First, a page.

Friday, April 15, 2011

Guest post by Reena Jacobs

Last week, I mentioned to Mama Kitty that I was reading a book called Women Food and God by Geneen Roth. I even went as far to say that I might share it with #twitloss. You can do it as a guest post, she suggested, and offered her Friday.
I thought about it for awhile—I hate making commitments—but then agreed. I did want to share what I’d learned. After all, it was a decent read, and if any of you are like me, you hate dieting. In fact, I’m so bad at keeping to diets that the longest I’ve lasted on one was probably about 48 hours.

Quick side trip.

On the way to church this week, I stopped by Subway for a six inch tuna melt on 9 grain oat—add provolone cheese, tomatoes, onions, lettuces, extra mayo, and honey mustard. Not too bad of a dinner—reasonable calories, low fat meat, and a few antioxidants. Yum! I was even hungry at the time.

I hopped in the car with my meal and was on my way. Ten minutes into the drive, my sandwhich was gone, and I was full. Funny thing though, I didn’t enjoy it like I’d thought I would. In fact, I’d hardly tasted it.

So what does this have to do with Women Food and God?

My relationship with food… my encounter with my sub and driving—was exactly what Ms. Roth speaks out against.

In her book, she doesn’t offer a get thin quick scheme or a miracle diet plan. Her method is simple—awareness. What are you feeling, both emotionally and physically? When you reach to finish that 16 oz bag of potatoe chips, even though you just ate 75% of it 15 minutes ago, what is your body saying to you? Is it even hungry? :) Chances are, no. Then why do you want more? This is not a rhetorical question. Seriously. Why do you want to finish the bag? What does the bag represent to you?

For me it offers pleasure. I anticipate the saltiness. I look forward to licking the greasy crumbs from my fingertips. I imagine the goodness in every bite.

The truth of the matter is I’m in love with a fantasy. Unlike many people, I don’t really like potato chips. I just like the idea of eating them. After the bag’s gone, I’m sorely disappointed with the effects.

You see, potato chips sit in my stomach like a pot of fermenting mush. If I eat more than a serving or two, there’s a good chance I’ll be seeing that mush a second time, coming up the way it went down.

So why would I torture myself? The answer: because I’m great at ignoring what my body tells me, has told me in the past. I don’t like being uncomfortable, yet I’ve been known to eat until my belly aches. I hate what over-indulging in carbs does to my bowels but think nothing of devouring half a cake over the course of an evening.

Women Food and God is about getting back in touch with your body… recognizing, understanding, and listening to the clues your body tells you.

Back to my trip to church. There was nothing wrong with the tuna melt in itself. The problem was how I went about consuming it—without any care. Driving down the road while dodging cats intent on committing suicide did not allow the focus I needed to really appreciate my sub sandwich, much less listen to my body. I don't know when I became full. I just know when I was finished, I'd already reached the point of fullness.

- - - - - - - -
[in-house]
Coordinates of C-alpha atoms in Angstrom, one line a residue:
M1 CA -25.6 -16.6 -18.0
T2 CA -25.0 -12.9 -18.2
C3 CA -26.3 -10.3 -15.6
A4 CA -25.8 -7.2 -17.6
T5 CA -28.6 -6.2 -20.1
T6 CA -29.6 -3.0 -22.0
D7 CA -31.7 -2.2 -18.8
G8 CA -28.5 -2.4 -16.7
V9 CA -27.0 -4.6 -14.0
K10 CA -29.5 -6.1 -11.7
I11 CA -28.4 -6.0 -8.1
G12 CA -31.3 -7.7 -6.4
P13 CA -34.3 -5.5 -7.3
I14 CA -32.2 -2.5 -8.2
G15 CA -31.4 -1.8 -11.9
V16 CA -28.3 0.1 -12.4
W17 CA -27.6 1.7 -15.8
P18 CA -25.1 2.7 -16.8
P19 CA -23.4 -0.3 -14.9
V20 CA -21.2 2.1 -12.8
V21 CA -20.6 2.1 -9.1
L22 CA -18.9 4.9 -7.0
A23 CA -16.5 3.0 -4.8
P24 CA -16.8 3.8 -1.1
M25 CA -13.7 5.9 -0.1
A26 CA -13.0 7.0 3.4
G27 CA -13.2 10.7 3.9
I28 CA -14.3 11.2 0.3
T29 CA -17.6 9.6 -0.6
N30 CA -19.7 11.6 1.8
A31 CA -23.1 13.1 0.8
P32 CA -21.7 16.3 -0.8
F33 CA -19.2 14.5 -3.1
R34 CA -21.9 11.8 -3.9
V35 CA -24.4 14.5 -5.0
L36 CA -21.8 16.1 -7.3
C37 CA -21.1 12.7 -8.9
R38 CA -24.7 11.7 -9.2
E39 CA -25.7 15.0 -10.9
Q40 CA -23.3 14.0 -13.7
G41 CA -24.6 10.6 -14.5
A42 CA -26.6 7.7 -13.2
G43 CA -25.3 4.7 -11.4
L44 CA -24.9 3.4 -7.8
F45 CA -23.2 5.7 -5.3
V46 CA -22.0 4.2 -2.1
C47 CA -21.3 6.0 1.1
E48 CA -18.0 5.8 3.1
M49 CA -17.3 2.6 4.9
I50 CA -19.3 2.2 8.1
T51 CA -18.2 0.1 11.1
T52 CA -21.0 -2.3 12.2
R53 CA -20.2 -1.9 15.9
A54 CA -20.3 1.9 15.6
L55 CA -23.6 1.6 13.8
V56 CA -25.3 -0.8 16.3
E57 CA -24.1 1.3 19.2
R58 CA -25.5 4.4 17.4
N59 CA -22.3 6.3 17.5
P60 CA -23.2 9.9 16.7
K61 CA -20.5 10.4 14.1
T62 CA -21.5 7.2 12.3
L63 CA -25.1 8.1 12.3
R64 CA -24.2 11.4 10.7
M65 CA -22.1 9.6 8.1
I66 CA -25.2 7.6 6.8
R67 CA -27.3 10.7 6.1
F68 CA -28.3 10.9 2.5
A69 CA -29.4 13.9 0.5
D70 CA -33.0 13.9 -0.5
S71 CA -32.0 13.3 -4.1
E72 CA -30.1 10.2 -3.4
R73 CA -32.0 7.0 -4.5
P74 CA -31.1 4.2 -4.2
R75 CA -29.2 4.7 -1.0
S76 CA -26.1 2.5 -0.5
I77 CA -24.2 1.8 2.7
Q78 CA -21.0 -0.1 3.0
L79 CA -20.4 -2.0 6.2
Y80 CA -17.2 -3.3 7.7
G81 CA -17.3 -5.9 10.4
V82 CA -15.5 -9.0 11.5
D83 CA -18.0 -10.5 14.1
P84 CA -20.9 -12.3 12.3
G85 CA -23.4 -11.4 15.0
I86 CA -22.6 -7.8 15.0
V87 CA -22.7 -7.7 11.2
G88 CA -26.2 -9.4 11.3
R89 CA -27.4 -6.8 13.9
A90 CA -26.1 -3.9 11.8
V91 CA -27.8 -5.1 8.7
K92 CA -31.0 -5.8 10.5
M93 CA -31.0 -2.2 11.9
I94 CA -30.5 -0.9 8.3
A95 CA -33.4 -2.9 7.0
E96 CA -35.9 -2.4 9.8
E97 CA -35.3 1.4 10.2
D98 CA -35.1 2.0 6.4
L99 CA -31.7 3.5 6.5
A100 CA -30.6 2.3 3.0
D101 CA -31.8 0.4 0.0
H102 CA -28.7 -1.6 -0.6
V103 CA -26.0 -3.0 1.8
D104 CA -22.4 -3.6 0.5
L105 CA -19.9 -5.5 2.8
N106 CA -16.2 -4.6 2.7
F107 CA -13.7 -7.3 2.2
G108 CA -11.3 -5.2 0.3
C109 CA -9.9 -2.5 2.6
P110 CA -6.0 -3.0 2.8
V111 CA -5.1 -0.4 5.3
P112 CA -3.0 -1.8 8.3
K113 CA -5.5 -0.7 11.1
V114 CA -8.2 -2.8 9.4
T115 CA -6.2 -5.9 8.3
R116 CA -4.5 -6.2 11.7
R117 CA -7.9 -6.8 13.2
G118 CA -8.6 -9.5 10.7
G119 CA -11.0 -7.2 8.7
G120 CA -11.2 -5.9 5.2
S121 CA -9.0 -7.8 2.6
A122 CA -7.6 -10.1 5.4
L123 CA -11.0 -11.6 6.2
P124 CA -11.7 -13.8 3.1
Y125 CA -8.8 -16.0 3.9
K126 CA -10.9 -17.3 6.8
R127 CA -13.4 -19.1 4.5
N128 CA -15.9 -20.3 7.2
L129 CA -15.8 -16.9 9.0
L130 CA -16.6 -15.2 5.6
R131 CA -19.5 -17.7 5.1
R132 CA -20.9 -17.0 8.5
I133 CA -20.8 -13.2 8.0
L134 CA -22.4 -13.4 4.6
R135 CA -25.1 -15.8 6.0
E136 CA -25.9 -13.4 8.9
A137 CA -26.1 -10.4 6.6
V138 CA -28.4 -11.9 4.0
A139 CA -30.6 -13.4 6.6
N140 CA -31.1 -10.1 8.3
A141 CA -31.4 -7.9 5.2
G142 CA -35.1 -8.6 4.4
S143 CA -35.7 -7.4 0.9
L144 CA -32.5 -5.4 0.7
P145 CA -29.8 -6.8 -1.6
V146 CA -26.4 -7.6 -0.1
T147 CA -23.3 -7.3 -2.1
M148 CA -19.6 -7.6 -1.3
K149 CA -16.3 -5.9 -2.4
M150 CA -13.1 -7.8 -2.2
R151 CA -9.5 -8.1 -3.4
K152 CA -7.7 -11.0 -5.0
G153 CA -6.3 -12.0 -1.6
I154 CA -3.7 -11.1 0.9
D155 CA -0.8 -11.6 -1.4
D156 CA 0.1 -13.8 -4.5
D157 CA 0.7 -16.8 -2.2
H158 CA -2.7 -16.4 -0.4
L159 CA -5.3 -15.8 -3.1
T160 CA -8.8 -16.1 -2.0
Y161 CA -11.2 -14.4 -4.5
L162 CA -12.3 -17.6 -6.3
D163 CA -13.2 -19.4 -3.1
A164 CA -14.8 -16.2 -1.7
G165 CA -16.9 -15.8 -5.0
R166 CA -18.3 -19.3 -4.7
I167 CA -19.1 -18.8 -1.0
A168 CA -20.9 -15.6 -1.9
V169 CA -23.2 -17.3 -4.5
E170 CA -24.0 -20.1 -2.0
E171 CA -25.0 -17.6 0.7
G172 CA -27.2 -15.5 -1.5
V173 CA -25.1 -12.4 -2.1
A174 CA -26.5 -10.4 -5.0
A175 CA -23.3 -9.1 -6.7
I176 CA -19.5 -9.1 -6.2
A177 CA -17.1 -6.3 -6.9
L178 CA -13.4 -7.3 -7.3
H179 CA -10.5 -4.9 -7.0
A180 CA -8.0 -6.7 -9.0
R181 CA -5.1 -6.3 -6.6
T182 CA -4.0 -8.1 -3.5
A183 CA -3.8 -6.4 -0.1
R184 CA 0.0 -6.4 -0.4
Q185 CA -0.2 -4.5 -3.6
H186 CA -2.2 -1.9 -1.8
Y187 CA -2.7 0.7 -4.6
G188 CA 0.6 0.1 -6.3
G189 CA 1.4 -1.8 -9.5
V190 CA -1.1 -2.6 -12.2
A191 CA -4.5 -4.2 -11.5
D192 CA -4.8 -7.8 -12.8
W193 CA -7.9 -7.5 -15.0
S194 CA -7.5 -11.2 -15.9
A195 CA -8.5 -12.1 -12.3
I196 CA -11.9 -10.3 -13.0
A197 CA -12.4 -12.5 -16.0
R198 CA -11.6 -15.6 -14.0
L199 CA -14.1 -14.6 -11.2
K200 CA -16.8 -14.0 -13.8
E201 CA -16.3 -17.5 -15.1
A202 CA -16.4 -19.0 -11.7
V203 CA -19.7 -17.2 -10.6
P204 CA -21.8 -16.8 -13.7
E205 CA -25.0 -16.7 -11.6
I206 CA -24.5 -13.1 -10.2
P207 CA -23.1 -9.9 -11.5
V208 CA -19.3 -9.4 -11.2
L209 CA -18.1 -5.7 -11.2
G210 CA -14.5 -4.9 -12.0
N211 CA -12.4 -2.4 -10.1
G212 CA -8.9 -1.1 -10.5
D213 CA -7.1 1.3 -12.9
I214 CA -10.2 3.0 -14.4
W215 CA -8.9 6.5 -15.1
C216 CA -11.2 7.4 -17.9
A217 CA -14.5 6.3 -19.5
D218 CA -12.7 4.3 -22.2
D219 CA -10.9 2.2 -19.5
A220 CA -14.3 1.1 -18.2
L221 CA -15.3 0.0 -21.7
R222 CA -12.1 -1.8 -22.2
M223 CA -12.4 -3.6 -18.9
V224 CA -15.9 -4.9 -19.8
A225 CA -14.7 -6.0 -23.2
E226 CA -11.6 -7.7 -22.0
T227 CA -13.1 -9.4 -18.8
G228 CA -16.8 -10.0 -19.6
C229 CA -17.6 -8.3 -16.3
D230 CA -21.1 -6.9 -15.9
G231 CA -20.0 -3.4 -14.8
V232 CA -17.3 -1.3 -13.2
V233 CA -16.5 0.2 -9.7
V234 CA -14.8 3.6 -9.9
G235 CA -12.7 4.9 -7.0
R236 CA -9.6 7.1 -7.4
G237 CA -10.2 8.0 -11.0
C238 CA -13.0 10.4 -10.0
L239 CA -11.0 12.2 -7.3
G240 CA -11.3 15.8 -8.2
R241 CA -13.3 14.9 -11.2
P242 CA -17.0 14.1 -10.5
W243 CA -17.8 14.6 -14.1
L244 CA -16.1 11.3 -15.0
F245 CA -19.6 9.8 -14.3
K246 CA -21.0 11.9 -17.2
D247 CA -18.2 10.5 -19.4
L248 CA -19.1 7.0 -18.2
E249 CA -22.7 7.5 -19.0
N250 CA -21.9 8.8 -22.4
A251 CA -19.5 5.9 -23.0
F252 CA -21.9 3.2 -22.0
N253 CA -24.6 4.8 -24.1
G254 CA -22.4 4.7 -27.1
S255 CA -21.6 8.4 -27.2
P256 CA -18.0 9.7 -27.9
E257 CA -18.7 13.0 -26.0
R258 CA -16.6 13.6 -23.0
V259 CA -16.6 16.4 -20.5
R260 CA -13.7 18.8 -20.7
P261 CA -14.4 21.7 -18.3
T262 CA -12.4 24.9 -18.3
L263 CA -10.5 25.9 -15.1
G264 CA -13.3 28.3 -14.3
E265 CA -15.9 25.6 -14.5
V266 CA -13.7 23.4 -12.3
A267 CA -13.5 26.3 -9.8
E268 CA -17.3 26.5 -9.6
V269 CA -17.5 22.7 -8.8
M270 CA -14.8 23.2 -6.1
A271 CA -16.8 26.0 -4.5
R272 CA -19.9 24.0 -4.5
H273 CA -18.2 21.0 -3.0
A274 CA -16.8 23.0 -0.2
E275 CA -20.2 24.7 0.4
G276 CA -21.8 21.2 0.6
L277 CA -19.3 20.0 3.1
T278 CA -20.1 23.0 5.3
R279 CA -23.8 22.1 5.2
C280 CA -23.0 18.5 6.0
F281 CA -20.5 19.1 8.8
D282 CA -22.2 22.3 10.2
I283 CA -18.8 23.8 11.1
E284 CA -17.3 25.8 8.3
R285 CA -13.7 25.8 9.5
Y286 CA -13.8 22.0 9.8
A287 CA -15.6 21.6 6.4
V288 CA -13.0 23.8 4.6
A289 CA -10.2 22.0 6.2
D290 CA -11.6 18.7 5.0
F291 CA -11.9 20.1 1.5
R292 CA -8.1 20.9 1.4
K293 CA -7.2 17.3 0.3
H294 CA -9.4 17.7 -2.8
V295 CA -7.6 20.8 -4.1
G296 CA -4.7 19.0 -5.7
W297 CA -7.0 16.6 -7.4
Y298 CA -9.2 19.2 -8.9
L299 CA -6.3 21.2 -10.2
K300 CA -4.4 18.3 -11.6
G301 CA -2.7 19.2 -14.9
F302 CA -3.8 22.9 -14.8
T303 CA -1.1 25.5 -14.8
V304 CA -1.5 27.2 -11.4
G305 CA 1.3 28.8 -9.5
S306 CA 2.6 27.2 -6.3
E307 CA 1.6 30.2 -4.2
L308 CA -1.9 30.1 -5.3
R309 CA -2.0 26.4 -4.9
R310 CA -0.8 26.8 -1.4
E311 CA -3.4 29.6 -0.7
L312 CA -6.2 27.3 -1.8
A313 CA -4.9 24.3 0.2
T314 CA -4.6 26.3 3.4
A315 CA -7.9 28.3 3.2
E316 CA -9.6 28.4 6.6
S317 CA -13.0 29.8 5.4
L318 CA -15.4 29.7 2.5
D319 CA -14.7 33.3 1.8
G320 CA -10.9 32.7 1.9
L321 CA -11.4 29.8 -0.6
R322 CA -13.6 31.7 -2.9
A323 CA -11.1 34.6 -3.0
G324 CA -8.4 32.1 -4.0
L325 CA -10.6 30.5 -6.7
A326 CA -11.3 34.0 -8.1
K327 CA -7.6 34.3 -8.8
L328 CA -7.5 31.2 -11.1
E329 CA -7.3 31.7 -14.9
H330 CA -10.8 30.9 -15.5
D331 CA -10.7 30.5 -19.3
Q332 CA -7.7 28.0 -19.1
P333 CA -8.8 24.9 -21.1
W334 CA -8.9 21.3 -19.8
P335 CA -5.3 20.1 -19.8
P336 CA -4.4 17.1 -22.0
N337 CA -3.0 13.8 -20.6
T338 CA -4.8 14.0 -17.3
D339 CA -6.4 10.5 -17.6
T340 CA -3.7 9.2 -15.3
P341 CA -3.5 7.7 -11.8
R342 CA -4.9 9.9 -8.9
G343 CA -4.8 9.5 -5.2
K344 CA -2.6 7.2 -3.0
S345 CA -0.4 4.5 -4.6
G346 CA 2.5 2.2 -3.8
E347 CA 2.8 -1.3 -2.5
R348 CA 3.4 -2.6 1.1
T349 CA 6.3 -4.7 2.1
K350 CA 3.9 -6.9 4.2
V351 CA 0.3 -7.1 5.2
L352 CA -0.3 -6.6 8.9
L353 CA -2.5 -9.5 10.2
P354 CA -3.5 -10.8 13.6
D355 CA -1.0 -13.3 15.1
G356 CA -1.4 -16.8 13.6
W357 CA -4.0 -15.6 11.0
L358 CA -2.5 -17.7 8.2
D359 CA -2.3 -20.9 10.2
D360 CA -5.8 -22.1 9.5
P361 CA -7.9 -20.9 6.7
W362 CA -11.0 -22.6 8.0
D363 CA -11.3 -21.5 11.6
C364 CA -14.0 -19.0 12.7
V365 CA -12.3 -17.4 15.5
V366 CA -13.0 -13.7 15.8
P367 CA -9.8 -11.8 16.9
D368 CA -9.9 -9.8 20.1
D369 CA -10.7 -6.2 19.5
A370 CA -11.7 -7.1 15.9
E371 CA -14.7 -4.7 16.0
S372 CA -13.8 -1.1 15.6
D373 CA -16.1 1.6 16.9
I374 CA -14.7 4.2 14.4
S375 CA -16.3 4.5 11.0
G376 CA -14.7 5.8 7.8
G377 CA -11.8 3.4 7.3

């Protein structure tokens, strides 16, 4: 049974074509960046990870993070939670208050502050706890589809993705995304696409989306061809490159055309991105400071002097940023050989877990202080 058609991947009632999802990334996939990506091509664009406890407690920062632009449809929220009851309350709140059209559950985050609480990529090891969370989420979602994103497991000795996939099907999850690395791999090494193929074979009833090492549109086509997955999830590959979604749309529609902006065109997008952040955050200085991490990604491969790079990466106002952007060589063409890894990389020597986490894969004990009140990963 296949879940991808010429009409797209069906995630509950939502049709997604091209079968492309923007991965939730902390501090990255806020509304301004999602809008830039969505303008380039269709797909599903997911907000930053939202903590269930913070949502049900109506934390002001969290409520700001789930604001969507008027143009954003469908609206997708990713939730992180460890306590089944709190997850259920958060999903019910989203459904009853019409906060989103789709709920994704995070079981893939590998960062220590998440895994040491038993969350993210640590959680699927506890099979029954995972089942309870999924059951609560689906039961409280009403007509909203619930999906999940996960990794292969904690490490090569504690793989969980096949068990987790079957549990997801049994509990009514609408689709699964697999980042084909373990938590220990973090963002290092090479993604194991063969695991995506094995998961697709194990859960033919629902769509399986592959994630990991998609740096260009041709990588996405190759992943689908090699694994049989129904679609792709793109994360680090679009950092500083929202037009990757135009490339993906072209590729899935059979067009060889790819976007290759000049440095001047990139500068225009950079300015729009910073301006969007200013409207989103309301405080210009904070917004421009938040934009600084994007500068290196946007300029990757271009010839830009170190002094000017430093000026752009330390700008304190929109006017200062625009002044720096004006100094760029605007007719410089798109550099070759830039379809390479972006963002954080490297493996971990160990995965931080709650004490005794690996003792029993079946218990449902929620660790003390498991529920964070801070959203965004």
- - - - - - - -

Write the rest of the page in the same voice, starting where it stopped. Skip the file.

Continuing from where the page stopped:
For one who enjoys eating as much as I do, it would have made sense to take the time to enjoy the meal and savor every wholesome bite. Not scarf it down without even tasting it. I can’t possibly go into everything I’ve learned in the book with one blog post (even if I didn’t follow the guidelines on my way to church). Other than recommending this book, I will encourage my fellow twitloss buddies to take time to smell the cheeseburger. Experience the texture of those fries. And above all, listen to your body before you take that first bite, and the next, and the next. Understand your emotions, what’s happening psychologically, and what drives you to eat beyond what your body needs. Your transformation into awareness might not happen overnight. One thing for sure, it doesn't hurt to start practicing now.

While you’re doing that, keep this in mind: Losing weight shouldn’t be about deprivation. What you eat and how you eat should be about love for yourself and the body you inhabit. Women Food and God talks about a life changing way of eating... a guilt-free one which makes sense, feels good, and puts away the idea of starvation.

Thanks for having me, Mama Kitty.


Mama Kitty on April 15, 2011 at 8:59 AM said...

I'm going to have to get this book! Thanks for guesting today Reena! xoxo

Trish on April 15, 2011 at 2:42 PM said...

Wow Reena, I don't think I have ever looked at eating like that. Maybe if I did things would be so much easier for me. Thank you for writing this and I might just check out the book.

Reena Jacobs on April 16, 2011 at 7:47 AM said...

Her advice in the book makes so much sense. It's been a couple weeks now since I've read the book, and I admit, it's hard trying to change my mind set.

Very seldom am I hungry, but I almost always want to eat. Like now, I have half my mind on this comment and the other half in the kitchen taking inventory of the food.

The book spends a lot of time not just being aware of when your body needs food, but why mentally you want food when your body doesn't. I'd be awesome to go to one of the retreats she mentions in the book.

Reena Jacobs on April 16, 2011 at 7:48 AM said...

Forgot to subscribe.


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